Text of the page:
Cost of k ar dating
In the Ar-Ar technique, the K and Ar are measured on the same sample aliquot.First the sample is irradiated in a nuclear reactor, where fast neutrons convert some of the 39K to 39Ar.This is going to have some amount of potassium-40 in it.And then let's say this one over here has more argon-40. And using the math that we're going to do in the next video, let's say you're able to say that this is, using the half-life, and using the ratio of argon-40 that's left, or using the ratio of the potassium-40 left to what you know was there before, you say that this must have solidified 100 million years ago, 100 million years before the present.
We know that if it's potassium that atom has 19 protons.
And every 1.25 billion years-- let me write it like this, that's its half-life-- so 50% of any given sample will have decayed. And it actually captures one of the inner electrons, and then it emits other things, and I won't go into all the quantum physics of it, but it turns into argon-40. And you see calcium on the periodic table right over here has 20 protons. And what's really interesting about that is that when you have these volcanic eruptions, and because this argon-40 is seeping out, by the time this lava has hardened into volcanic rock-- and I'll do that volcanic rock in a different color. And so if you fast forward to some future date, and if you look at the sample-- let me copy and paste it.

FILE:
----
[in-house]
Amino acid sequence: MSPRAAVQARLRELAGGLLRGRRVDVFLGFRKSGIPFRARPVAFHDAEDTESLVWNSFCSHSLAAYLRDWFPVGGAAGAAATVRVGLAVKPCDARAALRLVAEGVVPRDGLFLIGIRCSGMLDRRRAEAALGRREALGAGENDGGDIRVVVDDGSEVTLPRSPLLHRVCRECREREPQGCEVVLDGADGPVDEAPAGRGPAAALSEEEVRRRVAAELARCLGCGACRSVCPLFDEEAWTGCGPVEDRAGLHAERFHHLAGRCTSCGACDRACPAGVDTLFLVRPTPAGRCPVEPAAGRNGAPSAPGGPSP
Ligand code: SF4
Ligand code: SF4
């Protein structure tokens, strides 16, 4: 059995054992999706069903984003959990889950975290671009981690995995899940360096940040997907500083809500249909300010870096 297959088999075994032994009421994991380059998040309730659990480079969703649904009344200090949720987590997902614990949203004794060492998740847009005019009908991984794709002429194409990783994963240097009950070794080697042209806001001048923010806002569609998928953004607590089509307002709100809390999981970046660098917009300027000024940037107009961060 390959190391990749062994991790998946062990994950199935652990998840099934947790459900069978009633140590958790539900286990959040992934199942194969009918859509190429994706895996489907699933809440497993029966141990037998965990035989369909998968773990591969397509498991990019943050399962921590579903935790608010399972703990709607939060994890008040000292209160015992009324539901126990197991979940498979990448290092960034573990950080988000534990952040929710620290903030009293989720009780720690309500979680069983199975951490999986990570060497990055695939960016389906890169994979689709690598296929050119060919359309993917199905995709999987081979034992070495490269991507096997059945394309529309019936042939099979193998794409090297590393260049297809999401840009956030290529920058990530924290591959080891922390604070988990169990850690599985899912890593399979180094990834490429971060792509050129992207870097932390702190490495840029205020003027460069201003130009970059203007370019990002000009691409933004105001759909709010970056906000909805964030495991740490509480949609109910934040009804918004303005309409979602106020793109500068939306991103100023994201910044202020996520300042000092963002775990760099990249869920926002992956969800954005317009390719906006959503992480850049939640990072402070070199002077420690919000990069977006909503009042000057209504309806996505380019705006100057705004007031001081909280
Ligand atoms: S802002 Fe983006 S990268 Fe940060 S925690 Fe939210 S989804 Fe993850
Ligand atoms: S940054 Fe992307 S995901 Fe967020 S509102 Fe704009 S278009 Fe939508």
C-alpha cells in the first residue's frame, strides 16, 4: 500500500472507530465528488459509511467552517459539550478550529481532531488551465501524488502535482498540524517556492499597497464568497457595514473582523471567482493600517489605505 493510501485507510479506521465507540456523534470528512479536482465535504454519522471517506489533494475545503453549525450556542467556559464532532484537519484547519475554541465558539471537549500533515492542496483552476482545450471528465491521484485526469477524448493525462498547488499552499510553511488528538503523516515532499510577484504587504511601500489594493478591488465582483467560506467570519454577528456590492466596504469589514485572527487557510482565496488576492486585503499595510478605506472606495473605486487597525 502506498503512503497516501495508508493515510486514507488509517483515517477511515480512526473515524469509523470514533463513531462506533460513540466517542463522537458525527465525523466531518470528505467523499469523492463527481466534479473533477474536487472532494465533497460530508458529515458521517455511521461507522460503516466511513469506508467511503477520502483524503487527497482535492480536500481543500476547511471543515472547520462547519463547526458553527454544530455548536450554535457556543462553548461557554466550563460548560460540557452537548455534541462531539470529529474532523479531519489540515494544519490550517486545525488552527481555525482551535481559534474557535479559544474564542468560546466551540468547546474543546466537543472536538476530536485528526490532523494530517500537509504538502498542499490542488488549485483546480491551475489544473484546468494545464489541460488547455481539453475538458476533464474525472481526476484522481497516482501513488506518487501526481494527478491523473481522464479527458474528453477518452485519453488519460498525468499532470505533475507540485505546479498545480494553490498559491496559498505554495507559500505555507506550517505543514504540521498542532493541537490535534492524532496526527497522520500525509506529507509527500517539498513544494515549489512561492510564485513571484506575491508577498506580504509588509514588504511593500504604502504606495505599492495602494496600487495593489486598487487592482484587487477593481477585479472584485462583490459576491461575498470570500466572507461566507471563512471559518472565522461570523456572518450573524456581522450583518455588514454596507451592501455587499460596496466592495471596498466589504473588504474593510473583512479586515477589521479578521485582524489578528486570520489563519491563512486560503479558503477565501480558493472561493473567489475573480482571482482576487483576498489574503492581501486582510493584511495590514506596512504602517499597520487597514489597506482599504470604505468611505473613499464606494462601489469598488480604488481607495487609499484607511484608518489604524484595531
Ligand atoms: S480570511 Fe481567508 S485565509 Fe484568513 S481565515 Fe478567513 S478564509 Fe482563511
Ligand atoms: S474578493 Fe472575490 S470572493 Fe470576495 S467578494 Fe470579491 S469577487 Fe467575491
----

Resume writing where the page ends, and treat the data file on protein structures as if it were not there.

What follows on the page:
So this is a situation where one of the neutrons turns into a proton. By the time it has hardened into volcanic rock all of the argon-40 will be gone. And so what's neat is, this volcanic event, the fact that this rock has become liquid, it kind of resets the amount of argon-40 there. So if you fast forward to some future date, and you see that there is some argon-40 there, in that sample, you know this is a volcanic rock.
And you know that this layer right over here solidified.
Let's say, you know it solidified about 150 million years before the present. So it allows you, even though you're only directly dating the volcanic rock, it allows you, when you look at the layers, to relatively date things in between those layer. It allows us to date things that are very, very, very old and go way further back in time than just carbon-14 dating.